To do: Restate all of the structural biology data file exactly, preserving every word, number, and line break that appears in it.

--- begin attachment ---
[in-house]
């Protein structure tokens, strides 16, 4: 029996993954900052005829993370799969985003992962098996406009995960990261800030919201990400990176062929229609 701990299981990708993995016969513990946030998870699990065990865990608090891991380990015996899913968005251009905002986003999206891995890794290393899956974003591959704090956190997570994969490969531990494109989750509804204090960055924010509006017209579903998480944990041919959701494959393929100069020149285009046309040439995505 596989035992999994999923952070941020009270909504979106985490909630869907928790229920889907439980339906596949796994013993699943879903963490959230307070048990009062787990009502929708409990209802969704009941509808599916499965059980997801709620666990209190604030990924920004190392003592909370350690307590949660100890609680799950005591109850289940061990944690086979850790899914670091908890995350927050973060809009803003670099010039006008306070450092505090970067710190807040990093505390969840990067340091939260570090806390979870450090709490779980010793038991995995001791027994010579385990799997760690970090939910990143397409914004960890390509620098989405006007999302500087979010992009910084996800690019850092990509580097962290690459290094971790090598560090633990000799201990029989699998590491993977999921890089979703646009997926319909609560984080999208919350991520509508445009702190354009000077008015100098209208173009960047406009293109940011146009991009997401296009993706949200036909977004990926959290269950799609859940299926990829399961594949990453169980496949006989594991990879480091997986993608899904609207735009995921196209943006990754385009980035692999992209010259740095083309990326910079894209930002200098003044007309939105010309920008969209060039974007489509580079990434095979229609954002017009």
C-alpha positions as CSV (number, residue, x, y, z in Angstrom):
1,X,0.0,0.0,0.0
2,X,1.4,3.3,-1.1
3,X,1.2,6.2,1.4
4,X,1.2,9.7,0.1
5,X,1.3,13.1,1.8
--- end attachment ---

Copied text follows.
[in-house]
């Protein structure tokens, strides 16, 4: 029996993954900052005829993370799969985003992962098996406009995960990261800030919201990400990176062929229609 701990299981990708993995016969513990946030998870699990065990865990608090891991380990015996899913968005251009905002986003999206891995890794290393899956974003591959704090956190997570994969490969531990494109989750509804204090960055924010509006017209579903998480944990041919959701494959393929100069020149285009046309040439995505 596989035992999994999923952070941020009270909504979106985490909630869907928790229920889907439980339906596949796994013993699943879903963490959230307070048990009062787990009502929708409990209802969704009941509808599916499965059980997801709620666990209190604030990924920004190392003592909370350690307590949660100890609680799950005591109850289940061990944690086979850790899914670091908890995350927050973060809009803003670099010039006008306070450092505090970067710190807040990093505390969840990067340091939260570090806390979870450090709490779980010793038991995995001791027994010579385990799997760690970090939910990143397409914004960890390509620098989405006007999302500087979010992009910084996800690019850092990509580097962290690459290094971790090598560090633990000799201990029989699998590491993977999921890089979703646009997926319909609560984080999208919350991520509508445009702190354009000077008015100098209208173009960047406009293109940011146009991009997401296009993706949200036909977004990926959290269950799609859940299926990829399961594949990453169980496949006989594991990879480091997986993608899904609207735009995921196209943006990754385009980035692999992209010259740095083309990326910079894209930002200098003044007309939105010309920008969209060039974007489509580079990434095979229609954002017009």
C-alpha positions as CSV (number, residue, x, y, z in Angstrom):
1,X,0.0,0.0,0.0
2,X,1.4,3.3,-1.1
3,X,1.2,6.2,1.4
4,X,1.2,9.7,0.1
5,X,1.3,13.1,1.8